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Author Kaplan, K.A.; Mashash, M.; Williams, R.; Batchelder, H.; Starr-Glass, L.; Zeitzer, J.M.
Title Effect of Light Flashes vs Sham Therapy During Sleep With Adjunct Cognitive Behavioral Therapy on Sleep Quality Among Adolescents: A Randomized Clinical Trial Type Journal Article
Year 2019 Publication JAMA Network Open Abbreviated Journal JAMA Netw Open
Volume 2 Issue 9 Pages e1911944
Keywords Human Health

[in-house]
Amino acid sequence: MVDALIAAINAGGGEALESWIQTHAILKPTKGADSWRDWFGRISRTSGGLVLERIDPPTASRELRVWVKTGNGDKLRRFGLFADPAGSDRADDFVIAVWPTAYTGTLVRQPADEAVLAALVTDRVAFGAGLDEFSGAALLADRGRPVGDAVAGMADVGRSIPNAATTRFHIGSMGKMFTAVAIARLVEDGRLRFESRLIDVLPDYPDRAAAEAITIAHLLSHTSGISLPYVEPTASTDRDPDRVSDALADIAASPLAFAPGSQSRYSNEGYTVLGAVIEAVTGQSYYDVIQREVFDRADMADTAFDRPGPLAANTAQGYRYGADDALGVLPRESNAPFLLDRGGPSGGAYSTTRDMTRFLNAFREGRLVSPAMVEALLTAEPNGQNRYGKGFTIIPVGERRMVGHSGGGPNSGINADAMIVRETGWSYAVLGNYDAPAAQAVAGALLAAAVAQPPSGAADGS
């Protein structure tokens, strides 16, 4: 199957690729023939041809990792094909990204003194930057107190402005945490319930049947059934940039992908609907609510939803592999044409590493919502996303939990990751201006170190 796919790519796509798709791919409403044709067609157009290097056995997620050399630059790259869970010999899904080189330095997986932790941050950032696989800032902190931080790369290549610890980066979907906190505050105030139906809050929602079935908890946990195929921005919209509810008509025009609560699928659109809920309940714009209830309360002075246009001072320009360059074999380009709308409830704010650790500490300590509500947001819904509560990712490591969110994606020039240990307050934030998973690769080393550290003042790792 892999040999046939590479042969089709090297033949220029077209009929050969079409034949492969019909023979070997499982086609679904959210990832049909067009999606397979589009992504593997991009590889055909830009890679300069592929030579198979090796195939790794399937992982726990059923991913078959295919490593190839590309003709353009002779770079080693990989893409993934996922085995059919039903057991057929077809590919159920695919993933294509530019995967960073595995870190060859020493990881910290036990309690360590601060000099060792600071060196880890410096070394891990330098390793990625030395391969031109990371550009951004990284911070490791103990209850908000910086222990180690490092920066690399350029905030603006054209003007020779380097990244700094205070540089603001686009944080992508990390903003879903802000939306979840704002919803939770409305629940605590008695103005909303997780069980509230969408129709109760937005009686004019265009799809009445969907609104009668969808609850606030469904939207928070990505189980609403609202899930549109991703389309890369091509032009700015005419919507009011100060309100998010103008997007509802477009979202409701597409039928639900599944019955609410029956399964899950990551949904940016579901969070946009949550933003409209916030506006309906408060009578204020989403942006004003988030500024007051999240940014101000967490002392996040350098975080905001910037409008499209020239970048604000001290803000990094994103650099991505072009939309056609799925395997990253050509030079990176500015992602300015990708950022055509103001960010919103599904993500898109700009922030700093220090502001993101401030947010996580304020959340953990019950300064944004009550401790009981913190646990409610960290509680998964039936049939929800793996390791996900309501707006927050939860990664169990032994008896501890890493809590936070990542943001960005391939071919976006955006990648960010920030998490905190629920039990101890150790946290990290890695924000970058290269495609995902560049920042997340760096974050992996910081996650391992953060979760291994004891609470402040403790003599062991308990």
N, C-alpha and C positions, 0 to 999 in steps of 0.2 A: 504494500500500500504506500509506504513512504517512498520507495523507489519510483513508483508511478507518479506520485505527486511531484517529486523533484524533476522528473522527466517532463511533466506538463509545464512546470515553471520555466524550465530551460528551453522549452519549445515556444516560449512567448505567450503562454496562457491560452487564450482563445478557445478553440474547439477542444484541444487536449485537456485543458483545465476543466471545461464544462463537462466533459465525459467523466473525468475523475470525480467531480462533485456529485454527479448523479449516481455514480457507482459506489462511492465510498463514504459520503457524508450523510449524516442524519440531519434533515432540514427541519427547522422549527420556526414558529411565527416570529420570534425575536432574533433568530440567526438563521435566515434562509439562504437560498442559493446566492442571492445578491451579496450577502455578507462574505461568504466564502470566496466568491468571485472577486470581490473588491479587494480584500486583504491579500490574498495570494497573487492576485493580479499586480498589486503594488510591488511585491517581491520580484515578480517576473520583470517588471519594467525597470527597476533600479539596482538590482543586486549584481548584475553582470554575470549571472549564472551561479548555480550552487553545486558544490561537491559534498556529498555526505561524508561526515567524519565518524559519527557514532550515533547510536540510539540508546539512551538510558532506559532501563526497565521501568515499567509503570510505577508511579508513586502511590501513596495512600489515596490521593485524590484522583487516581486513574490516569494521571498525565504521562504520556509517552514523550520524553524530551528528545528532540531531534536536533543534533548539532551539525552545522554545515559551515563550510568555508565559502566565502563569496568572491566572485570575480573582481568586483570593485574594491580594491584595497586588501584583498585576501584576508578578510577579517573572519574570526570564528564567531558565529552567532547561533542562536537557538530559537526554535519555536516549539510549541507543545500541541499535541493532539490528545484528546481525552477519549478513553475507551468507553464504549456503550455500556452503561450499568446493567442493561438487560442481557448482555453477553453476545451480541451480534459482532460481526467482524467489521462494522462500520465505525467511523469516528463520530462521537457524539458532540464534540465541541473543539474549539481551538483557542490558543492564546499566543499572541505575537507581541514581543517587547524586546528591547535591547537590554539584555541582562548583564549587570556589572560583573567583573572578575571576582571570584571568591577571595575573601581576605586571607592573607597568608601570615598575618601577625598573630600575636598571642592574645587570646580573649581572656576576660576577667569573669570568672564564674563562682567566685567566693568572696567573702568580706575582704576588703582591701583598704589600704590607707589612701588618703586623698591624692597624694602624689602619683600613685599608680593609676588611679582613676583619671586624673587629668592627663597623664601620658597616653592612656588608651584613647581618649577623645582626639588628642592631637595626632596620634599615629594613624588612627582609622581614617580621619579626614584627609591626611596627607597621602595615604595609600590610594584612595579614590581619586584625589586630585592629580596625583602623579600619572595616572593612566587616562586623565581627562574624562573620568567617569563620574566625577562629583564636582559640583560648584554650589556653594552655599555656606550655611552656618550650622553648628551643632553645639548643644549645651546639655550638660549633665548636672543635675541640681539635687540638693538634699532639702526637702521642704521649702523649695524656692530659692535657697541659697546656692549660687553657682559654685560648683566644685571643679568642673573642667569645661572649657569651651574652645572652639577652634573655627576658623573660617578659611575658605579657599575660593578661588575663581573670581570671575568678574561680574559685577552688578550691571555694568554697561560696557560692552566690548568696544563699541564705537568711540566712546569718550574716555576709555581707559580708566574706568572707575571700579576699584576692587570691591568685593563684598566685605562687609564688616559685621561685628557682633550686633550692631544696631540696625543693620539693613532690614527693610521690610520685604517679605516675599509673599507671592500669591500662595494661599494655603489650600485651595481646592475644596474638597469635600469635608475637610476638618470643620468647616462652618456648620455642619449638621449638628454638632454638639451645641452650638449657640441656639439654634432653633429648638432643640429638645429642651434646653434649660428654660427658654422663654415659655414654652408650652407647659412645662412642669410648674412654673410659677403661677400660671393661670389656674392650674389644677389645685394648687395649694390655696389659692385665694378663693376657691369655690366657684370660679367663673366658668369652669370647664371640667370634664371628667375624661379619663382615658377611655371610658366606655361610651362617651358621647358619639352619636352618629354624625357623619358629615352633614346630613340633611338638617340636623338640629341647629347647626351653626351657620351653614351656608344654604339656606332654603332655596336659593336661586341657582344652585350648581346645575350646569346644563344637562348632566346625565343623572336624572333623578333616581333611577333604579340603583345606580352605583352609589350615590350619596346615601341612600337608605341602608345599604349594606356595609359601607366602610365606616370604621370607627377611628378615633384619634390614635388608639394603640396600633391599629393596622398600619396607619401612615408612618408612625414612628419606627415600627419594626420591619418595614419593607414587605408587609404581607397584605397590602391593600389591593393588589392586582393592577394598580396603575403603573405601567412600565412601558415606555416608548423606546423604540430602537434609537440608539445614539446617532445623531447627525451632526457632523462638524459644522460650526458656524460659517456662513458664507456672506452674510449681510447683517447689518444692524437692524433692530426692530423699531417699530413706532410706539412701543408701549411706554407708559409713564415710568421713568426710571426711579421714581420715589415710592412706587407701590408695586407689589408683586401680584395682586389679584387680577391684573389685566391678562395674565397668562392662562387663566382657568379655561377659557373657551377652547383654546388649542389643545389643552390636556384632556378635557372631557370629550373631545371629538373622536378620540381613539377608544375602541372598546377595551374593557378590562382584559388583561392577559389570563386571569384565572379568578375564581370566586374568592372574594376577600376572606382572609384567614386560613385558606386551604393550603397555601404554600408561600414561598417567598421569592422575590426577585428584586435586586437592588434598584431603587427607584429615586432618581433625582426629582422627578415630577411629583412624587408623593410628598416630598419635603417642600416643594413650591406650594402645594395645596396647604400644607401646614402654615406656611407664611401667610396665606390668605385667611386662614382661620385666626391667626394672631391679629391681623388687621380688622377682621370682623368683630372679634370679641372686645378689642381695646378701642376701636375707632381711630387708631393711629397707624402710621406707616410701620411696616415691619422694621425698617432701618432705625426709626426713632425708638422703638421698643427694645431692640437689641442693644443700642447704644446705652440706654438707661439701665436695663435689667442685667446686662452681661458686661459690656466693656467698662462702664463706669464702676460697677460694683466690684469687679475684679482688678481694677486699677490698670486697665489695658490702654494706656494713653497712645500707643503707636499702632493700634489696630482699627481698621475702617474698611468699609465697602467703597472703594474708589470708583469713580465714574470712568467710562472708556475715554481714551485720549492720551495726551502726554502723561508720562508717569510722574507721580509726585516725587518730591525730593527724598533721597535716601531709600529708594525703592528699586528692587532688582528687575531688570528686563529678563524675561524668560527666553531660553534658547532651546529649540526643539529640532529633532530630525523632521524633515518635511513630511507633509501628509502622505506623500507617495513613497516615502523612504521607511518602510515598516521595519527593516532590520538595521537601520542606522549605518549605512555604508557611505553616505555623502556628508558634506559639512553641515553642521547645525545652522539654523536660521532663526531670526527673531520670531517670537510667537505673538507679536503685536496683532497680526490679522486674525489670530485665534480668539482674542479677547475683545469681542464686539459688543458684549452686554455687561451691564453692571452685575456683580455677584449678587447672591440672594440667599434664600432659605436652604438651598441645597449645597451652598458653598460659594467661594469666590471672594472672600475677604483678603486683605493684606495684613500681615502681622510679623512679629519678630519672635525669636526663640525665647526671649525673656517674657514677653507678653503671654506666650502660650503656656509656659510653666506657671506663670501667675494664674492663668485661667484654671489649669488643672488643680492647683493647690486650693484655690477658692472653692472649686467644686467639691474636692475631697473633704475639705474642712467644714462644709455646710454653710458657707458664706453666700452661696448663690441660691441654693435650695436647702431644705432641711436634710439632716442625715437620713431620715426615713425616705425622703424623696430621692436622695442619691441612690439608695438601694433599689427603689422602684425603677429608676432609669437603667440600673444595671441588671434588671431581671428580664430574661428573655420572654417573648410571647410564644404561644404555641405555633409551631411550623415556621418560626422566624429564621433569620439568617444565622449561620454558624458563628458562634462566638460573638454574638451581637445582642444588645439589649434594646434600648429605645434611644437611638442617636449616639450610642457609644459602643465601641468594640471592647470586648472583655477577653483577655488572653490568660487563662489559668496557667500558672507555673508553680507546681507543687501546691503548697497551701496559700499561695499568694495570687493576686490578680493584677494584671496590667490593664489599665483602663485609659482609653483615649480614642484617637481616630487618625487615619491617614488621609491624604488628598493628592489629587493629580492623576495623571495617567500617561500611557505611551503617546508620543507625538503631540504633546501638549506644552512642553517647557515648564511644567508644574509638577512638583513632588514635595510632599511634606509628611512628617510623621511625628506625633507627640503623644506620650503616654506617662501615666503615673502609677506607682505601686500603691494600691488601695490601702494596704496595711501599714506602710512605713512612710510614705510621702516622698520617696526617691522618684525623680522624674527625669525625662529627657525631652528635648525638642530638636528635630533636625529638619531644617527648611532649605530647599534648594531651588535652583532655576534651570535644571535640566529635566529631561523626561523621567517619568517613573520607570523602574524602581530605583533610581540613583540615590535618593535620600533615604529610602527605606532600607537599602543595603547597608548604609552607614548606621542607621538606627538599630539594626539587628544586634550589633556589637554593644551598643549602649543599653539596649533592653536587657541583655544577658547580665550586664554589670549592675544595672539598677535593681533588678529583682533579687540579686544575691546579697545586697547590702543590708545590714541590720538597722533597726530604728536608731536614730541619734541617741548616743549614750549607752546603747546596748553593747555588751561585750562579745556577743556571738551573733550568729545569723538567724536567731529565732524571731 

Abstract Importance: Owing to biological, behavioral, and societal factors, sleep duration in teenagers is often severely truncated, leading to pervasive sleep deprivation. Objective: To determine whether a novel intervention, using both light exposure during sleep and cognitive behavioral therapy (CBT), would increase total sleep time in teenagers by enabling them to go to sleep earlier than usual. Design, Setting, and Participants: This double-blind, placebo-controlled, randomized clinical trial, conducted between November 1, 2013, and May 31, 2016, among 102 adolescents enrolled full-time in grades 9 to 12, who expressed difficulty going to bed earlier and waking up early enough, was composed of 2 phases. In phase 1, participants were assigned to receive either 3 weeks of light or sham therapy and were asked to try to go to sleep earlier. In phase 2, participants received 4 brief CBT sessions in addition to a modified light or sham therapy. All analyses were performed on an intent-to-treat basis. Interventions: Light therapy consisted of receiving a 3-millisecond light flash every 20 seconds during the final 3 hours of sleep (phase 1) or final 2 hours of sleep (phase 2). Sham therapy used an identical device, but delivered 1 minute of light pulses (appearing in 20-second intervals, for a total of 3 pulses) per hour during the final 3 hours of sleep (phase 1) or 2 hours of sleep (phase 2). Light therapy occurred every night during the 4-week intervention. Cognitive behavioral therapy consisted of four 50-minute in-person sessions once per week. Main Outcomes and Measures: Primary outcome measures included diary-based sleep times, momentary ratings of evening sleepiness, and subjective measures of sleepiness and sleep quality. Results: Among the 102 participants (54 female [52.9%]; mean [SD] age, 15.6 [1.1] years), 72 were enrolled in phase 1 and 30 were enrolled in phase 2. Mixed-effects models revealed that light therapy alone was inadequate in changing the timing of sleep. However, compared with sham therapy plus CBT alone, light therapy plus CBT significantly moved sleep onset a mean (SD) of 50.1 (27.5) minutes earlier and increased nightly total sleep time by a mean (SD) of 43.3 (35.0) minutes. Light therapy plus CBT also resulted in a 7-fold greater increase in bedtime compliance than that observed among participants receiving sham plus CBT (mean [SD], 2.21 [3.91] vs 0.29 [0.76]), as well as a mean 0.55-point increase in subjective evening sleepiness as compared with a mean 0.48-point decrease in participants receiving sham plus CBT as measured on a 7-point sleepiness scale. Conclusions and Relevance: This study found that light exposure during sleep, in combination with a brief, motivation-focused CBT intervention, was able to consistently move bedtimes earlier and increase total sleep time in teenagers. This type of passive light intervention in teenagers may lead to novel therapeutic applications. Trial Registration: ClinicalTrials.gov identifier: NCT01406691.